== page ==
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The Hobbit: The Desolation of Smaug (12/18/2013)
By David Robinson

“The Hobbit: The Desolation of Smaug” doesn’t need any more hype or positive critical ink than it has already received. To nobody’s surprise, this Big Holiday Movie opened strongly at the box office this weekend, and it will likely continue to draw young and old into the theater for the rest of this year. It’s better than its immediate predecessor and even a tad shorter, praise be.

Director Peter Jackson still lets it run too long — almost three hours — but there are fewer lulls and not nearly as much repetitive talk. He and his fellow screenwriters take considerable liberties with J.R.R. Tolkien’s classic novel, stretching out the action scenes and even adding a bit of romance, perhaps to spice up and vary the proceedings. Viewers such as yours truly may be confused by some of the references to characters and places, not having read the book. And Jackson leaves the audience hanging at the end, setting up for the last installment, due out next holiday season.

All that said, this is an enjoyable movie, one that earns its “PG-13” rating with some fairly graphic fantasy violence that could cause parents to rethink taking the very youngest spouts to see it. There are stabbings, bashings over the head, and even beheadings; besides that, some of the bad guys may be nightmare-inducing. OK, so kids no longer have visions of sugar plums dancing in their dreams, but Orcs and dragons may not be preferable.

The action picks up with Gandalf the Grey (the estimable Ian McKellen) meeting Thorin Oakenshield (Richard Armitage) in an inn and calling on him to retake Erebor, the homeland of the dwarves. It has been usurped by a fire-breathing dragon named Smaug, who lies buried in gold and treasure, including the Arkenstone, a vital piece of the restoration of the kingdom to its proper inhabitants. Along with the bravery, endurance, and just plain pluck that the quest demands of Thorin and his not-so-merry band of dwarves, they require a burglar to steal the shiny white stone. Luckily, there’s one to hand in the diminutive person of Bilbo Baggins, winsomely played again by Martin Freeman. Even more fortunate is that he possesses a precious ring that renders the wearer invisible — a very big deal when you’re confronting huge spiders or a giant, fire-breathing dragon.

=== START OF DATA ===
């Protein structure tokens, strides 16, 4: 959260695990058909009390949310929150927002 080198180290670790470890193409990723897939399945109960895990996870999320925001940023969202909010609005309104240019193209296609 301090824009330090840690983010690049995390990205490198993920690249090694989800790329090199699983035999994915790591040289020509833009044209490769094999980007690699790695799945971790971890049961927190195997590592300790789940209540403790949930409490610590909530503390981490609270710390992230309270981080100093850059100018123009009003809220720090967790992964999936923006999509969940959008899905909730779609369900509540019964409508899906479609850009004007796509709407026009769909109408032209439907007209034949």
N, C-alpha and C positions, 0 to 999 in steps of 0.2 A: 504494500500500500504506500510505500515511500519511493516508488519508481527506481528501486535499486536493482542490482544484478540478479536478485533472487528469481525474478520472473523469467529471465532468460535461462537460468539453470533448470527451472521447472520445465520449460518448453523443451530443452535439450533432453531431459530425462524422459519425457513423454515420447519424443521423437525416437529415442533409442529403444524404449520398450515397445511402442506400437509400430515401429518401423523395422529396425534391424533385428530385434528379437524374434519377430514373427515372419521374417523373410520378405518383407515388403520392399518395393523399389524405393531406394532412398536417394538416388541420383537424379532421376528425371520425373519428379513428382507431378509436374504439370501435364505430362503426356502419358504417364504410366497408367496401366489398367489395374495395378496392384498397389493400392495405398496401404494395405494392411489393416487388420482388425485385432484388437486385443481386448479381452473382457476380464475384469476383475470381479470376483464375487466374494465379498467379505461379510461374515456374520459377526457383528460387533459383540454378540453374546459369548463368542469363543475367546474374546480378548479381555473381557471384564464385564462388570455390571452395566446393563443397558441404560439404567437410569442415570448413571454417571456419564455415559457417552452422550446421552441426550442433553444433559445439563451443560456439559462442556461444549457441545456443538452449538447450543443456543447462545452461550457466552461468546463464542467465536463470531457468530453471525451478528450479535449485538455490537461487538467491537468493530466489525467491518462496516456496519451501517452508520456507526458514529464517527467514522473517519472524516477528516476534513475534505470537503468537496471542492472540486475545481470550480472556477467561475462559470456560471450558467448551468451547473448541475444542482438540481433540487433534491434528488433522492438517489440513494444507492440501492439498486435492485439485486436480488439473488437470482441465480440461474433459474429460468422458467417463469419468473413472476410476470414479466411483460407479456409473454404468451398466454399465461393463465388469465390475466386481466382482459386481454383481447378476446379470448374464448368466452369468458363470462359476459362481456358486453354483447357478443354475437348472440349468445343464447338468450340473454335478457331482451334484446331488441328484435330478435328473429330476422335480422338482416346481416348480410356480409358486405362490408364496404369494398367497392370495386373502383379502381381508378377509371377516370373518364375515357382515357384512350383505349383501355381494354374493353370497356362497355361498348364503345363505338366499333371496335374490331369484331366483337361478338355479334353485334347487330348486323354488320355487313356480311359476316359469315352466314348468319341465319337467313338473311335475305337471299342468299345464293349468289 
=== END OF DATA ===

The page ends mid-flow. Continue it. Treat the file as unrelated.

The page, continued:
Their adventures on the journey to a secret door into a faraway mountain involve encounters with various monsters, most notable the hideous Orcs, who have a pronounced taste for dwarf blood. They make a tenuous alliance with the elves, most notably the handsome prince Legolas (the beautiful Orlando Bloom) and the striking commoner Tauriel (Evangeline Lilly), both of them ace archers and martial arts whizzes. The little guys even secure the grudging aid of a human smuggler named Bard (Luke Evans) to get them across a lake and, thence, to the magic mountain with its resident scaly usurper, voiced by Benedict Cumberbatch with appropriate menace.

The production design, art direction, computer graphics, and cinematography again combine to make this a stunning visual treat, and Howard Shore’s musical score nicely mirrors the action in the fashion of older films. It could use a few more dashes of humor to enliven and lighten the action. “The Desolation of Smaug” suffers from cinematic overkill, but that will not likely deter its legions of fans from seeing and reseeing it.



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